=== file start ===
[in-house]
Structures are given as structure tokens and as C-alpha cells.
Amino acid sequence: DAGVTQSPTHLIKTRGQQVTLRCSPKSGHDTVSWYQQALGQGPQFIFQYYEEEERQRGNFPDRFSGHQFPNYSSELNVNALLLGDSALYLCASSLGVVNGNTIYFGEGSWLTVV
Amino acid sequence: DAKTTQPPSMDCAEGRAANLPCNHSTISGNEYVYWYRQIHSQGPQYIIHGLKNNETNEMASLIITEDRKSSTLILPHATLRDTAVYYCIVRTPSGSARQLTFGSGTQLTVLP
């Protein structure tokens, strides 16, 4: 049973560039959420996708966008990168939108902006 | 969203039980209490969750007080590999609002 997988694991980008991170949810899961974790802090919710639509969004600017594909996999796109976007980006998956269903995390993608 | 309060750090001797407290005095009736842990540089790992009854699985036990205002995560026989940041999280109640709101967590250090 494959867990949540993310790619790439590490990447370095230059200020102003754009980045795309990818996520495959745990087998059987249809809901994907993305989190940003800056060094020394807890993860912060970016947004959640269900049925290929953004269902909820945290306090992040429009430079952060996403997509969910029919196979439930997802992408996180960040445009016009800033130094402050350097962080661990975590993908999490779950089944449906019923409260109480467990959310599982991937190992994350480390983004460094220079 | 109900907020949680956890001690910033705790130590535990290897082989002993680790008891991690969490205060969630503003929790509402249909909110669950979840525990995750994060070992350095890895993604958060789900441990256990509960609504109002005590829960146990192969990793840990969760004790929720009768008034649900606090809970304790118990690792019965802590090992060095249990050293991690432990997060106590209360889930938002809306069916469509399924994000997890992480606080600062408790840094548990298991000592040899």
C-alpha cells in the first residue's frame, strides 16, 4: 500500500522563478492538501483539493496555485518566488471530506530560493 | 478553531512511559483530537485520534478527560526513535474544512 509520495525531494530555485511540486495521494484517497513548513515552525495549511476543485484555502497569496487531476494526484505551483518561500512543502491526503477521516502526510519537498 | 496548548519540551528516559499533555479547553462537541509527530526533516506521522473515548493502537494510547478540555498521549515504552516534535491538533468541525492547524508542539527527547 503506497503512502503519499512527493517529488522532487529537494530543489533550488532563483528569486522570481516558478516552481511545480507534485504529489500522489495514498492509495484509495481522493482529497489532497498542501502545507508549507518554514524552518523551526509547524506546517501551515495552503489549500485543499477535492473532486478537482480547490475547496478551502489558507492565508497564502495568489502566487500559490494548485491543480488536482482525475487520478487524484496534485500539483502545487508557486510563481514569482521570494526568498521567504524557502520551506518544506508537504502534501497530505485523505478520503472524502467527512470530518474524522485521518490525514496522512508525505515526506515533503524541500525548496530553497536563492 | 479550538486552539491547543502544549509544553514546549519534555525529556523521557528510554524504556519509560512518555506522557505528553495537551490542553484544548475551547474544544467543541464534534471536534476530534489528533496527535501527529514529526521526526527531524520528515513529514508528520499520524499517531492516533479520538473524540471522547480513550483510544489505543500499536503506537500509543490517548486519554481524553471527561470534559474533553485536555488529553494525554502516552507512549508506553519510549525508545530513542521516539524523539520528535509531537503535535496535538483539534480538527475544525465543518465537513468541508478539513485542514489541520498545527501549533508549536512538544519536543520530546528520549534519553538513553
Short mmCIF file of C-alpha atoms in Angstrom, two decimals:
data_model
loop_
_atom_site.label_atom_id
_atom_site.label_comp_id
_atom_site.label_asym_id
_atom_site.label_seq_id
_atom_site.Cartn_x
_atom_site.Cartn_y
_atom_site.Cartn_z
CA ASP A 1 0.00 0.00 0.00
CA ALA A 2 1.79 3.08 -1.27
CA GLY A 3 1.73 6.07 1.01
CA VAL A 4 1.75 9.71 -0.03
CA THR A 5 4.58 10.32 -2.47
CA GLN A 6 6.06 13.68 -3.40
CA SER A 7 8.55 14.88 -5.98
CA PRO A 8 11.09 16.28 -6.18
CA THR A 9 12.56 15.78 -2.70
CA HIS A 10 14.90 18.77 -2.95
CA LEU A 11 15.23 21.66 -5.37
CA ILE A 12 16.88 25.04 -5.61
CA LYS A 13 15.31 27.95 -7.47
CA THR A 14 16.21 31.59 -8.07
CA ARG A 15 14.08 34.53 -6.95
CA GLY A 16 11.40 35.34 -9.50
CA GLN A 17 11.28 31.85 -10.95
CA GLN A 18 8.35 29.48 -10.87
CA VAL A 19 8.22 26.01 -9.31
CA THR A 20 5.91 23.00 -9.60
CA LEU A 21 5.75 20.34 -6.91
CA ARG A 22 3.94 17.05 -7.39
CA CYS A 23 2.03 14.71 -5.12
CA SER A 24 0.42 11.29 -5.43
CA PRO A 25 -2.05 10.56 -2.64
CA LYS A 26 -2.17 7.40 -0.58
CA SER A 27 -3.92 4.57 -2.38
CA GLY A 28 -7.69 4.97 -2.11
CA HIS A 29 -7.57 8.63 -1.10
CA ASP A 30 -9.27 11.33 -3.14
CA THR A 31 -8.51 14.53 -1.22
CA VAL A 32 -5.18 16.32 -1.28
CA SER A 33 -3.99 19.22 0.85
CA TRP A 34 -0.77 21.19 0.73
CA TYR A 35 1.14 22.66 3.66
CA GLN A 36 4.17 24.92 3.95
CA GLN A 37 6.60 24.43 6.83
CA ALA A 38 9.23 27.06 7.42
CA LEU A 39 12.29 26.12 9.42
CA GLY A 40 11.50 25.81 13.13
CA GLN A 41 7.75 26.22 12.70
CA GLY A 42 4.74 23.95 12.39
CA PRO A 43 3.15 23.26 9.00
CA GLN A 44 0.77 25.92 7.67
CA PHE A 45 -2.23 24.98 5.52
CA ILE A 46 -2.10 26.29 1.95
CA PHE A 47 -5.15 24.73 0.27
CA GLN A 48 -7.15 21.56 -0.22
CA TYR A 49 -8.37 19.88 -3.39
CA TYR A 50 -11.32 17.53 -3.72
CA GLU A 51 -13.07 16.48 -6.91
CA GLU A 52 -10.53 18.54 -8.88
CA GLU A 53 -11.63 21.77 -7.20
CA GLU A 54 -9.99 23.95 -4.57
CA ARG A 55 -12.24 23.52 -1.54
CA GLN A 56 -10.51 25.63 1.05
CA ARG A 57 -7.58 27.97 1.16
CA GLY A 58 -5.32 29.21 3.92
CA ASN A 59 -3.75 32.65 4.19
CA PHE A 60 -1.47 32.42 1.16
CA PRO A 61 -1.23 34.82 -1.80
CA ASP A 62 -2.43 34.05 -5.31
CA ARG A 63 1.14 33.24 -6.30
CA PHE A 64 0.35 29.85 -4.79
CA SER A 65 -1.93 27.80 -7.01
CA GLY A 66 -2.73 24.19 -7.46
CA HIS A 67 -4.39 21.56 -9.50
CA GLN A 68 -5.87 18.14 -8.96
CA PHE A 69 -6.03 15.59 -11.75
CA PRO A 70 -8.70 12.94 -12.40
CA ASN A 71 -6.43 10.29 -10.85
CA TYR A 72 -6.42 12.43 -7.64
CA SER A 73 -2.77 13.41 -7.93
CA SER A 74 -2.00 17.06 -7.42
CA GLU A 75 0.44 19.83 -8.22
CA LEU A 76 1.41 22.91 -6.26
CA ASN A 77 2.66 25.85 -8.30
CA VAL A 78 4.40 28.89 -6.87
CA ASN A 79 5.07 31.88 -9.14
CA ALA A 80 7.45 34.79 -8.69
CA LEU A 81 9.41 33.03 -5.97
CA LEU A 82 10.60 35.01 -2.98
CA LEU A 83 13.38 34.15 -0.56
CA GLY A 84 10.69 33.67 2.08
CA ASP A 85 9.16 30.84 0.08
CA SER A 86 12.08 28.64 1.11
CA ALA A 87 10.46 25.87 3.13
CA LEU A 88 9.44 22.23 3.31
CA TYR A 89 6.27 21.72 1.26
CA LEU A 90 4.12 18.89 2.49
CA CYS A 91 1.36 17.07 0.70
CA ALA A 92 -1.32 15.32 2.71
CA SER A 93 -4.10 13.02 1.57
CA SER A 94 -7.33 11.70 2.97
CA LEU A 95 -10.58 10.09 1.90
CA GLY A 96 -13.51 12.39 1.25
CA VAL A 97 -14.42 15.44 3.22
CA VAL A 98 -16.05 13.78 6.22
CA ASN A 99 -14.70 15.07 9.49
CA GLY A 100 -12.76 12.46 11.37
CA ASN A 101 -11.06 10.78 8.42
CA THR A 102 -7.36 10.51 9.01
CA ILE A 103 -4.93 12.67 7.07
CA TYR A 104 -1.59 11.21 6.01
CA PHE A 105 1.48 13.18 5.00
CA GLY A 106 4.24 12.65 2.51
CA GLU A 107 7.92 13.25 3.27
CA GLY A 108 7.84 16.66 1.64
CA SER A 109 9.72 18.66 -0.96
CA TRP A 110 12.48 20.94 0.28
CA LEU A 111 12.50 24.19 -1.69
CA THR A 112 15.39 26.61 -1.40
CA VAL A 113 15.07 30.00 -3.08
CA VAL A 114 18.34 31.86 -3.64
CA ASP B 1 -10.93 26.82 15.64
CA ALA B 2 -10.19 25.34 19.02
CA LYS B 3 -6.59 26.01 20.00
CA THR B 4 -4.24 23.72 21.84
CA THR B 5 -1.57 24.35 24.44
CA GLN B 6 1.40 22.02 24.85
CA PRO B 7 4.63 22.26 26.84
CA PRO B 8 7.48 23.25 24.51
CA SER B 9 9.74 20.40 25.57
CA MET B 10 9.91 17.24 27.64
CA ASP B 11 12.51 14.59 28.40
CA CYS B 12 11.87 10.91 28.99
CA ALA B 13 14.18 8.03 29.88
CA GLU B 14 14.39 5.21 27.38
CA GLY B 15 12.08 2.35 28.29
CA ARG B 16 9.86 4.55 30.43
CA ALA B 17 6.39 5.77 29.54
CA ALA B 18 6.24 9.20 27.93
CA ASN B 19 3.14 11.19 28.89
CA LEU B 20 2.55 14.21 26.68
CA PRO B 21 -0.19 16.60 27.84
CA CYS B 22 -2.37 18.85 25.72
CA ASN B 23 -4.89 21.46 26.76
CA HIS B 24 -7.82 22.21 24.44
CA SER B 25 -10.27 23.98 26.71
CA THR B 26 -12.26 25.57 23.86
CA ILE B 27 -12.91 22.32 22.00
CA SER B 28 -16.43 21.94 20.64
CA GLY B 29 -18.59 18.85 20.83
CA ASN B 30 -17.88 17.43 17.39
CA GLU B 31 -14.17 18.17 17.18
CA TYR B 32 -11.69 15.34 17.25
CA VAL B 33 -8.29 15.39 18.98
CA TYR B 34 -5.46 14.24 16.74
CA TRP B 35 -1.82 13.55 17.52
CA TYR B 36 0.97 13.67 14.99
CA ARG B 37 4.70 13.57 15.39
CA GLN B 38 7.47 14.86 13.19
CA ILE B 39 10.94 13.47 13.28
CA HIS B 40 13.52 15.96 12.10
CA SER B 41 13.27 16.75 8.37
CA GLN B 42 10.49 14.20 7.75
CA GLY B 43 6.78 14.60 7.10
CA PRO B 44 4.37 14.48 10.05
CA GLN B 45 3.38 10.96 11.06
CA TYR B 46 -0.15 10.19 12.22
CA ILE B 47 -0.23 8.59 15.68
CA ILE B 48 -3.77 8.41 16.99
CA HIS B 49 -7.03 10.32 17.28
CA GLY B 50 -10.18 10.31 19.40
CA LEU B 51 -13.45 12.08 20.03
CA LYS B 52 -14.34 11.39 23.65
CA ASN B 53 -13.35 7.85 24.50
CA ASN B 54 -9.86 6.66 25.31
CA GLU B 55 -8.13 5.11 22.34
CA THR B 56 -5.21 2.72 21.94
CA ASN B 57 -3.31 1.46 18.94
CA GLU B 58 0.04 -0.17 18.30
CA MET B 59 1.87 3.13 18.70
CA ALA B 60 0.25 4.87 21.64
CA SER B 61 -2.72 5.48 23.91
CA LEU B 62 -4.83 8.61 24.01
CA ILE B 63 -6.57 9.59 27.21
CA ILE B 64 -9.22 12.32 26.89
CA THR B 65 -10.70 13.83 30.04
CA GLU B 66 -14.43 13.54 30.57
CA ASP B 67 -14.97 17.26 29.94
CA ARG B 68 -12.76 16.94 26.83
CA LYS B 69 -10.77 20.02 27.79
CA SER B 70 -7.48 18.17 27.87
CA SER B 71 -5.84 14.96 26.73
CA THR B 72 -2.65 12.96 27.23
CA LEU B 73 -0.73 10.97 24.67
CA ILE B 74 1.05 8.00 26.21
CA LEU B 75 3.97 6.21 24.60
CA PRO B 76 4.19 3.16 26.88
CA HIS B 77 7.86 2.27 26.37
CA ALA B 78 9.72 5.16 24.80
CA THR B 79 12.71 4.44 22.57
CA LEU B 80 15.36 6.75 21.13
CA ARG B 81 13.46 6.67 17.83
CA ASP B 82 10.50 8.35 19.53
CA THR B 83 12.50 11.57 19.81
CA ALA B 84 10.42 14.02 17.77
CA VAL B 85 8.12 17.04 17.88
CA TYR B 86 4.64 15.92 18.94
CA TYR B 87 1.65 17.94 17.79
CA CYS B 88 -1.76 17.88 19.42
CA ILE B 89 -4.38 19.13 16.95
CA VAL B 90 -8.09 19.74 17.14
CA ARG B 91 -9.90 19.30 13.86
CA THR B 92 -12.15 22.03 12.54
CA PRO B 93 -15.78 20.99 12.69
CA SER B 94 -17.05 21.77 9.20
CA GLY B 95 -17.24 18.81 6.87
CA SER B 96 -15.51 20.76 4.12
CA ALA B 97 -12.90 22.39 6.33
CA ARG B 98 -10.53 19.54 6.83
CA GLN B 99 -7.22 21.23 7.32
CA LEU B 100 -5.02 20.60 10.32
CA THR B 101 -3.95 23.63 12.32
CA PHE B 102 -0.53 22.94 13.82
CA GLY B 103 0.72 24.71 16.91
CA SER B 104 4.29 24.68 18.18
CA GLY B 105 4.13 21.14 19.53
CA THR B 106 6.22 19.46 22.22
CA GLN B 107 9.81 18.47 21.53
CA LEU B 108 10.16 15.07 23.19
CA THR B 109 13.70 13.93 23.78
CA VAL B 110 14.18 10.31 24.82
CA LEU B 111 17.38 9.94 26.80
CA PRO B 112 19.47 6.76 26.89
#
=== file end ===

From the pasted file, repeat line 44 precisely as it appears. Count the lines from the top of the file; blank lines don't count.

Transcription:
CA GLY A 28 -7.69 4.97 -2.11